Is Your ‘In-Person’ Conference Inclusive?

Image Description: A watercolour painting of a person with a backpack, with their back to the viewer, looking out of a window towards a sunset over a forest. The foreground shows a lot of open and stacked books. Generated in Midjourney AI, using the prompt "learning is a transformative experience which is intentional and iterative, challenging and joyful, and serves an authentic purpose".
What if…?

As most – but not all – of the world transitions to a ‘post-covid’ era, more and more conferences are switching back to in-person only events. But are we losing great opportunities with this to be more intentionally inclusive of the wider community? Remote working and online/hybrid events showed us that we can open the doors to more people to participate, reduce our carbon footprints and still keep the learning going.

This post is food for thought on limitations of the enthusiastic return to ‘the old ways’, and some possibilities to be more inclusive moving forwards. It is inspired by people I follow and learn from across the fields of education, science, journalism, conservation, computing and more. I think we can do better.

Tuning-In: What Do You Notice, What Do You Wonder?

Take a moment to look at these Twitter searches:

There is a sense of celebration in the first link, as people are excited to finally be ‘together again’, meeting missed colleagues after years of separation. But this is true for who? What about the second link? In the ‘old ways’ of doing things, the doors were closed to so many people. During the remote years, there was hope and inclusion – the doors were open to a greater diversity of participants and contributors.

Are The Doors Closing Again?

When conferences are online, or include remote/hybrid options, more of our fellow humans can be included, valued and be equal participants and contributors. Just a few examples, in no order of importance or hierarchy, and there are many more:

  • Fellow humans who are immunocompromised or unsafe in large gatherings.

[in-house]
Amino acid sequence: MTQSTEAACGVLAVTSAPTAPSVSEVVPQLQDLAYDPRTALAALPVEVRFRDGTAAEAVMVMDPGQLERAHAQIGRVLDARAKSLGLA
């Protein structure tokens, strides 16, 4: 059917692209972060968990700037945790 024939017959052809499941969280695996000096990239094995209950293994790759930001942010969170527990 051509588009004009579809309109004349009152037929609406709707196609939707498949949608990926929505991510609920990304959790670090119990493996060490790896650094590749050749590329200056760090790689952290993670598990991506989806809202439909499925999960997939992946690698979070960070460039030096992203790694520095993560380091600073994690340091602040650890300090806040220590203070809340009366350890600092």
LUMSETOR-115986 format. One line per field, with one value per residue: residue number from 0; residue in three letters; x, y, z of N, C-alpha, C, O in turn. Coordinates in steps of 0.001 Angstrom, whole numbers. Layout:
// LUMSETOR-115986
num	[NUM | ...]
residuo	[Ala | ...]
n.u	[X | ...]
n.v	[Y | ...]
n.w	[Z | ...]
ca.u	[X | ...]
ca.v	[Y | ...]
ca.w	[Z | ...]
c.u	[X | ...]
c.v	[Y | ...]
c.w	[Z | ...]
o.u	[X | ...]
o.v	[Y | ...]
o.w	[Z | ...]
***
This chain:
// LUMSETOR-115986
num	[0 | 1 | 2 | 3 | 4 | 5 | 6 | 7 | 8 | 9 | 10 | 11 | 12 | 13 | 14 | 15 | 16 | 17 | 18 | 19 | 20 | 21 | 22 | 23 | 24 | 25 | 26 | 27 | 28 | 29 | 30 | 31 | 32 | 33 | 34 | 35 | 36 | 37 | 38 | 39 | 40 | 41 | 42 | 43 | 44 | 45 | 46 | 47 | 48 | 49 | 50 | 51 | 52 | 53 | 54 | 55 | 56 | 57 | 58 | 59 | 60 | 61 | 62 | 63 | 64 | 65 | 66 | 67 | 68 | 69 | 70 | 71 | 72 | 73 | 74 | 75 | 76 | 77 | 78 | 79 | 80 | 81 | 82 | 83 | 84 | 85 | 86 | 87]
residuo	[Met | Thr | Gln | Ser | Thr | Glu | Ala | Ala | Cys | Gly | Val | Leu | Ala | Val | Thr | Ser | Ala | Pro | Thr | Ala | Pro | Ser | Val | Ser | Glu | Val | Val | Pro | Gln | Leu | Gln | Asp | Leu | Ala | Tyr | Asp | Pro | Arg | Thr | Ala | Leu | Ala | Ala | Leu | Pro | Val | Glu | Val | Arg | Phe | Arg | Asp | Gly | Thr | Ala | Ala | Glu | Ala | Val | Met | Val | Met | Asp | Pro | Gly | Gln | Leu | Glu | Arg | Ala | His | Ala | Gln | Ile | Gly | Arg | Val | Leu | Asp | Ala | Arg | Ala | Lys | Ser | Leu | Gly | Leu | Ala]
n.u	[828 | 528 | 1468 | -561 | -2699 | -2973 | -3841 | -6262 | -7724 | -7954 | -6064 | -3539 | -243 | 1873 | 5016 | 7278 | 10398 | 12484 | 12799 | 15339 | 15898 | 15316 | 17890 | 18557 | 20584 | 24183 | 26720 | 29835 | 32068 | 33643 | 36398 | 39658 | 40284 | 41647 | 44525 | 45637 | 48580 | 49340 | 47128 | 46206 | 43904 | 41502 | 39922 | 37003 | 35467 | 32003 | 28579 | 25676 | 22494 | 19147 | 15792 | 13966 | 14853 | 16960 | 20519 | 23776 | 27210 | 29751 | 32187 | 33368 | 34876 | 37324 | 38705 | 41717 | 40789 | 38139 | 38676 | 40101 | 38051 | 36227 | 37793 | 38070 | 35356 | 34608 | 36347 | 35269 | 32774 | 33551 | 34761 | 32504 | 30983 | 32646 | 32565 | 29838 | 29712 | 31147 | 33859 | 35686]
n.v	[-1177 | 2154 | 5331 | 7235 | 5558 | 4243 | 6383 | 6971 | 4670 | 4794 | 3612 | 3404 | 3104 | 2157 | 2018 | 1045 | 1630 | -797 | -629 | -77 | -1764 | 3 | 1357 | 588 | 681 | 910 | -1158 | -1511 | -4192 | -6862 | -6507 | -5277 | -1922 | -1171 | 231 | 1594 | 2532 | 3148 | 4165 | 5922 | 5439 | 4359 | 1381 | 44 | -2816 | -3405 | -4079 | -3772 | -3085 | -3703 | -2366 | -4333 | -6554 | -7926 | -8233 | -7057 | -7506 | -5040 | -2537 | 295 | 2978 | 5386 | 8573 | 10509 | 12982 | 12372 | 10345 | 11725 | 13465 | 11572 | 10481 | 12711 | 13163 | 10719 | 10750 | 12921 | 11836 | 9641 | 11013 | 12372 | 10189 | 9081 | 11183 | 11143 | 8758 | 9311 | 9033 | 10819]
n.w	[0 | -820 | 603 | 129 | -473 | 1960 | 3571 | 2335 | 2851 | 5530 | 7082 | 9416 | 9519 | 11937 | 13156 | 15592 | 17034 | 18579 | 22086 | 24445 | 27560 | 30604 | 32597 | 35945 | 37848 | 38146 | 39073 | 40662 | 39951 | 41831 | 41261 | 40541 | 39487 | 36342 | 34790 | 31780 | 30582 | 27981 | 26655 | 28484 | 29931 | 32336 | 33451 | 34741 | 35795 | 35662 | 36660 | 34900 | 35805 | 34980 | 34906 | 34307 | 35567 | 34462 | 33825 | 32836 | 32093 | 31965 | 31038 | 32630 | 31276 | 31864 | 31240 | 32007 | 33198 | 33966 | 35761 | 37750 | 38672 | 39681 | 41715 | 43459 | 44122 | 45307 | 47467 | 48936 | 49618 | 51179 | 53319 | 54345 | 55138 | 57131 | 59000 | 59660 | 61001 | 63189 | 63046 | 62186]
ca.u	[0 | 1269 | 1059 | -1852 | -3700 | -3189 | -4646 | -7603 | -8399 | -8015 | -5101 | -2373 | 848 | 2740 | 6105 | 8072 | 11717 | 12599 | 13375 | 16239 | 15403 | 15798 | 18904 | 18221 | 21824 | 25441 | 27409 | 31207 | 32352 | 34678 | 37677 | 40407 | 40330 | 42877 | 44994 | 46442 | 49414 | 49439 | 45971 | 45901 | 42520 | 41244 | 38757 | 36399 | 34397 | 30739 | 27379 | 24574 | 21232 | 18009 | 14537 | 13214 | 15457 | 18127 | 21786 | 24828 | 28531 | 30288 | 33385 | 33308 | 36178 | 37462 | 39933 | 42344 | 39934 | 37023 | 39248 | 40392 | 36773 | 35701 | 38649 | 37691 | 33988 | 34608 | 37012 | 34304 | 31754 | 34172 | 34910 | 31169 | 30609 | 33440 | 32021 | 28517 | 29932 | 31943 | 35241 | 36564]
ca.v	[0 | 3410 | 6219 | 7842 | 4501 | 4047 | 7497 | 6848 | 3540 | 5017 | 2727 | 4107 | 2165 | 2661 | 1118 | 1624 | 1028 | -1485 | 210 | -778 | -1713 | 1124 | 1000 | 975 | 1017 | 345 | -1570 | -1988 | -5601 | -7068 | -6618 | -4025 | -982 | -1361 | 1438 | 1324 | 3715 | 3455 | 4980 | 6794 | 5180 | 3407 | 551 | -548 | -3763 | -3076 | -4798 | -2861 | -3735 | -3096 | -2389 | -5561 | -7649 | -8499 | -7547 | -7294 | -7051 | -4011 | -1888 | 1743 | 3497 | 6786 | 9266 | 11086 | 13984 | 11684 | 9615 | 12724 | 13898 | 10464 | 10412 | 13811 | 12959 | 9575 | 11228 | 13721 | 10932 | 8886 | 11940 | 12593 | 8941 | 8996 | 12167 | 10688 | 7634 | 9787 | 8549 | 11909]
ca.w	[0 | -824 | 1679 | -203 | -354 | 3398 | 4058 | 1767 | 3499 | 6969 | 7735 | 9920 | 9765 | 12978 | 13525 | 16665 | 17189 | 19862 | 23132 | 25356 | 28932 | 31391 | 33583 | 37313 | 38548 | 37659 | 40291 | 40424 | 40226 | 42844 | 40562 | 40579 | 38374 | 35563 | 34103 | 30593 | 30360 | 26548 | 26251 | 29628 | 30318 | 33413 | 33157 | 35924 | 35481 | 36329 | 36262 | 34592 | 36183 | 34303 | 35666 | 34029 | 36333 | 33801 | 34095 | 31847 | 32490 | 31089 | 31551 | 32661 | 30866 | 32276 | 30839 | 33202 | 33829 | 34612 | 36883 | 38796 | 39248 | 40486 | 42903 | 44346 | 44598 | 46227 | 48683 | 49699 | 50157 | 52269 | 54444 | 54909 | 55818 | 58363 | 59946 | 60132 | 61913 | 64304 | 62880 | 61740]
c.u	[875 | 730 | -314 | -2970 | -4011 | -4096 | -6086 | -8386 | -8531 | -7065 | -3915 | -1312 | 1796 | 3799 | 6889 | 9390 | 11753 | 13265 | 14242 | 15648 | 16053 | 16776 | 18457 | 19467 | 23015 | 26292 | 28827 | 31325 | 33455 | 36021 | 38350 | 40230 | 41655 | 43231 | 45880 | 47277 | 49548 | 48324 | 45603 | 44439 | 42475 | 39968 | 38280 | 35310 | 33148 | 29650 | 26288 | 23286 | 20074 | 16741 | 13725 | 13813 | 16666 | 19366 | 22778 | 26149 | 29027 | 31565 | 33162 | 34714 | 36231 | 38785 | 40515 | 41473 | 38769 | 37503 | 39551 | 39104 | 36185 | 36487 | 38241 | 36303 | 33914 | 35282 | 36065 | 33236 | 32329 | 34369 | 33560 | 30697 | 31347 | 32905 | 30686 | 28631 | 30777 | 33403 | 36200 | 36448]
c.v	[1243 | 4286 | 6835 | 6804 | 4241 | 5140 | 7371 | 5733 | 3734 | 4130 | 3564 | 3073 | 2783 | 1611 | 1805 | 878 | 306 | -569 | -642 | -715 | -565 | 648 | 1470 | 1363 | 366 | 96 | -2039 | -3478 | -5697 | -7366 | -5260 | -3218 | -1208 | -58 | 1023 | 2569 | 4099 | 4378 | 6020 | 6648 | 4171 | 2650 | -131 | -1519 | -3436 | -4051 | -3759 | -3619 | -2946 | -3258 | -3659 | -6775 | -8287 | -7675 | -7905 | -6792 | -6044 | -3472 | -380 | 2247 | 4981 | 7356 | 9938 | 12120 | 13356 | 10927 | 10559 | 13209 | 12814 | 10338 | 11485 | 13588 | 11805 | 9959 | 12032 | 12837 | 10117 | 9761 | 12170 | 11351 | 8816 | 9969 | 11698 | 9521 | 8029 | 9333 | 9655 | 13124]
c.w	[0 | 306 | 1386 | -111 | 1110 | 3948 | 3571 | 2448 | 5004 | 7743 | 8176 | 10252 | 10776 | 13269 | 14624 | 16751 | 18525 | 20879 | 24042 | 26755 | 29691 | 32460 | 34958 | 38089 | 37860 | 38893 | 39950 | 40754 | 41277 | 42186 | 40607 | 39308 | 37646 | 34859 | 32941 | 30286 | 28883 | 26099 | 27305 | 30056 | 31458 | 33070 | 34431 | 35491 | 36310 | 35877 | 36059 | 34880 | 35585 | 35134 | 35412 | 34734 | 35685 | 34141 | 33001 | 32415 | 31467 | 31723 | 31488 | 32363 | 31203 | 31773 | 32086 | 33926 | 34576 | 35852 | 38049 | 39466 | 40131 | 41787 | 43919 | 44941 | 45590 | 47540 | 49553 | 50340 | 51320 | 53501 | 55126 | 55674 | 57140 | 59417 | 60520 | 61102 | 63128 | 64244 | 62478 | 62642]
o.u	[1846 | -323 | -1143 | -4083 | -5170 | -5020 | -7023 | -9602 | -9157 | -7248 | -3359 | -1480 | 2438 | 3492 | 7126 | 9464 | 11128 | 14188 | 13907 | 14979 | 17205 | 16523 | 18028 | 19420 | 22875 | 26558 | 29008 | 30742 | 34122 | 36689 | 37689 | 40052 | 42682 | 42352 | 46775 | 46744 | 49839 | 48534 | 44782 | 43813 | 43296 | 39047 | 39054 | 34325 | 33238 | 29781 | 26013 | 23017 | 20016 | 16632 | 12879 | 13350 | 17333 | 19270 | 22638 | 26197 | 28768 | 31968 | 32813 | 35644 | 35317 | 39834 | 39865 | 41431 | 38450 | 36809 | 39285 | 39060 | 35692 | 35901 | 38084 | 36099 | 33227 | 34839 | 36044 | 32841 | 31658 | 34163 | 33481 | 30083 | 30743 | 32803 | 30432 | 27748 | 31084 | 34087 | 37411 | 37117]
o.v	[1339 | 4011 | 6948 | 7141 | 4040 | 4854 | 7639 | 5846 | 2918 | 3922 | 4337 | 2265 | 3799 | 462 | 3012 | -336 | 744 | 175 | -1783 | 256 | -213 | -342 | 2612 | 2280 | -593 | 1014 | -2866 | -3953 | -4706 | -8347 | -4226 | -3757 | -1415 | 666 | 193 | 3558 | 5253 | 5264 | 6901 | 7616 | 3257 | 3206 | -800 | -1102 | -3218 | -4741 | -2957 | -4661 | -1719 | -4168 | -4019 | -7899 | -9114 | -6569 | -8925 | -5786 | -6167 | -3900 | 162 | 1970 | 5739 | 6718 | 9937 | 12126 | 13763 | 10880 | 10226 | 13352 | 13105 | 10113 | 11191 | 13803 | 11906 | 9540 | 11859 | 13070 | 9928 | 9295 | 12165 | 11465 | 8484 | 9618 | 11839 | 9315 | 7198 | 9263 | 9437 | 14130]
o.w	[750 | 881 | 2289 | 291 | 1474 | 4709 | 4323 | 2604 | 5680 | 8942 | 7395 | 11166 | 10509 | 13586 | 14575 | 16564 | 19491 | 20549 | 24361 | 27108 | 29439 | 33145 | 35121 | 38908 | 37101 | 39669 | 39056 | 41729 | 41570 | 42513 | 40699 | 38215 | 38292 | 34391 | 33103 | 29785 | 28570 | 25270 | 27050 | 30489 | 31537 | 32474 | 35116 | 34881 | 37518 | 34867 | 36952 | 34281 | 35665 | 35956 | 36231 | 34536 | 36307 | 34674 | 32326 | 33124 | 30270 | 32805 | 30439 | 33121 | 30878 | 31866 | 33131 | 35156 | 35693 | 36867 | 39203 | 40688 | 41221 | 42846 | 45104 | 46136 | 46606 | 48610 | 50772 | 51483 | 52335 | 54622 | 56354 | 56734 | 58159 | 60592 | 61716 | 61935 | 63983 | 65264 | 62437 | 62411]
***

• Fellow humans whose organisations can’t support their travel.
  • Fellow humans whose identity is not safe in the host country or city.
  • Fellow humans who cannot access travel or conference venues due to physical disabilities.
  • Fellow humans who might find large, intense, extroverted gatherings difficult.
  • Fellow humans who come from under-represented or traditionally excluded communities.
  • Fellow humans who cannot afford the ticket price, accommodation, travel and other costs.
  • Fellow humans who cannot get visas to country of the ‘global’ gathering.
  • Fellow humans who have family or caring situations that mean they can’t take time away.
  • Fellow humans whose work is at a critical point or a remote location that means they can’t leave for an extended period.
  • Fellow humans who are still under travel restrictions as the pandemic is not over.
  • Fellow humans who work independently and cannot afford to invest their small company/organisation’s resources in excessive travel for one participant.
  • Fellow humans who are too young to travel independently – children whose agency we are so often discussing and who have a lot to offer conference of those discussing their futures.
  • Fellow humans who are actively trying to reduce their environmental impacts.

To many people, the enthusiastic return of in-person only events represents an act of exclusion. The closing of doors that were just being opened.